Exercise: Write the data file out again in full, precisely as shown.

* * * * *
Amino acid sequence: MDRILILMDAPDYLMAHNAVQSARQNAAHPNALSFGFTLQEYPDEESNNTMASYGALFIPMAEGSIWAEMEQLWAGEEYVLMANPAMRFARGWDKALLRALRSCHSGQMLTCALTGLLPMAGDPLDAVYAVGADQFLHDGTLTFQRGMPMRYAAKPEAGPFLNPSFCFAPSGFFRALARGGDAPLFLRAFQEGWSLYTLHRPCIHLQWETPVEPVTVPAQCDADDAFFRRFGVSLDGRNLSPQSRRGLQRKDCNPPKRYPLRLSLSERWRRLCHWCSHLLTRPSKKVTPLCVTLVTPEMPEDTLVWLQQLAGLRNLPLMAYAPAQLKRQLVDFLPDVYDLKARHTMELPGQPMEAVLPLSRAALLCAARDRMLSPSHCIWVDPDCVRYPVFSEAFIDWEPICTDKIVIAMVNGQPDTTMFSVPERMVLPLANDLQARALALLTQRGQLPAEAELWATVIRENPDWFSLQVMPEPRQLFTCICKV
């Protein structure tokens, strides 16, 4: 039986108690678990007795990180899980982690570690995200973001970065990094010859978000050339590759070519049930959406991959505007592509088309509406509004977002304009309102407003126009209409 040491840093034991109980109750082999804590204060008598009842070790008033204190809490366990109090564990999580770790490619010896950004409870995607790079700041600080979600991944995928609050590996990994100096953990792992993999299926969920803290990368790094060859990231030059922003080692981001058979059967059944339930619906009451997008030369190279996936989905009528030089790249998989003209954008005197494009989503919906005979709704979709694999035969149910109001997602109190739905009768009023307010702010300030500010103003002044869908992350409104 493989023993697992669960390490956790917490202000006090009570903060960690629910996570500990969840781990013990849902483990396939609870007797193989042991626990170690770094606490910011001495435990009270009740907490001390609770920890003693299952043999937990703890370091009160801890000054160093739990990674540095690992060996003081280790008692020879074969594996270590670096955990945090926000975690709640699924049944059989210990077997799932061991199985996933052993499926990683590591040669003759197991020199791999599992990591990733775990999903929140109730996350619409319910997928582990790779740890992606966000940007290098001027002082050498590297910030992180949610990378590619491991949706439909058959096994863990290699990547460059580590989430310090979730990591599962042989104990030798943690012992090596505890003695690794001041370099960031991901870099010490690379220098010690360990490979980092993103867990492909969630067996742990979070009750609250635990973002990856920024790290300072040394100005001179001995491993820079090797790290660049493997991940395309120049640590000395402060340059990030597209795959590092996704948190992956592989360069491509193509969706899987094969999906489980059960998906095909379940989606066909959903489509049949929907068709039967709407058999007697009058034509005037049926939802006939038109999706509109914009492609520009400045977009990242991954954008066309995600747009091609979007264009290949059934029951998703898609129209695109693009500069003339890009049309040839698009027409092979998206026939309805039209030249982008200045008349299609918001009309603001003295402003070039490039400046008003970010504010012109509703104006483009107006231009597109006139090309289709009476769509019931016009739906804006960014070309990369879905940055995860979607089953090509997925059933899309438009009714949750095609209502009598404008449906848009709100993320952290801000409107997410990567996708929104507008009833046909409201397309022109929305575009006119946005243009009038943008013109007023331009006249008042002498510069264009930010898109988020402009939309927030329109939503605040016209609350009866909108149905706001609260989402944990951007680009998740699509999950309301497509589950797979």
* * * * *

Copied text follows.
Amino acid sequence: MDRILILMDAPDYLMAHNAVQSARQNAAHPNALSFGFTLQEYPDEESNNTMASYGALFIPMAEGSIWAEMEQLWAGEEYVLMANPAMRFARGWDKALLRALRSCHSGQMLTCALTGLLPMAGDPLDAVYAVGADQFLHDGTLTFQRGMPMRYAAKPEAGPFLNPSFCFAPSGFFRALARGGDAPLFLRAFQEGWSLYTLHRPCIHLQWETPVEPVTVPAQCDADDAFFRRFGVSLDGRNLSPQSRRGLQRKDCNPPKRYPLRLSLSERWRRLCHWCSHLLTRPSKKVTPLCVTLVTPEMPEDTLVWLQQLAGLRNLPLMAYAPAQLKRQLVDFLPDVYDLKARHTMELPGQPMEAVLPLSRAALLCAARDRMLSPSHCIWVDPDCVRYPVFSEAFIDWEPICTDKIVIAMVNGQPDTTMFSVPERMVLPLANDLQARALALLTQRGQLPAEAELWATVIRENPDWFSLQVMPEPRQLFTCICKV
């Protein structure tokens, strides 16, 4: 039986108690678990007795990180899980982690570690995200973001970065990094010859978000050339590759070519049930959406991959505007592509088309509406509004977002304009309102407003126009209409 040491840093034991109980109750082999804590204060008598009842070790008033204190809490366990109090564990999580770790490619010896950004409870995607790079700041600080979600991944995928609050590996990994100096953990792992993999299926969920803290990368790094060859990231030059922003080692981001058979059967059944339930619906009451997008030369190279996936989905009528030089790249998989003209954008005197494009989503919906005979709704979709694999035969149910109001997602109190739905009768009023307010702010300030500010103003002044869908992350409104 493989023993697992669960390490956790917490202000006090009570903060960690629910996570500990969840781990013990849902483990396939609870007797193989042991626990170690770094606490910011001495435990009270009740907490001390609770920890003693299952043999937990703890370091009160801890000054160093739990990674540095690992060996003081280790008692020879074969594996270590670096955990945090926000975690709640699924049944059989210990077997799932061991199985996933052993499926990683590591040669003759197991020199791999599992990591990733775990999903929140109730996350619409319910997928582990790779740890992606966000940007290098001027002082050498590297910030992180949610990378590619491991949706439909058959096994863990290699990547460059580590989430310090979730990591599962042989104990030798943690012992090596505890003695690794001041370099960031991901870099010490690379220098010690360990490979980092993103867990492909969630067996742990979070009750609250635990973002990856920024790290300072040394100005001179001995491993820079090797790290660049493997991940395309120049640590000395402060340059990030597209795959590092996704948190992956592989360069491509193509969706899987094969999906489980059960998906095909379940989606066909959903489509049949929907068709039967709407058999007697009058034509005037049926939802006939038109999706509109914009492609520009400045977009990242991954954008066309995600747009091609979007264009290949059934029951998703898609129209695109693009500069003339890009049309040839698009027409092979998206026939309805039209030249982008200045008349299609918001009309603001003295402003070039490039400046008003970010504010012109509703104006483009107006231009597109006139090309289709009476769509019931016009739906804006960014070309990369879905940055995860979607089953090509997925059933899309438009009714949750095609209502009598404008449906848009709100993320952290801000409107997410990567996708929104507008009833046909409201397309022109929305575009006119946005243009009038943008013109007023331009006249008042002498510069264009930010898109988020402009939309927030329109939503605040016209609350009866909108149905706001609260989402944990951007680009998740699509999950309301497509589950797979």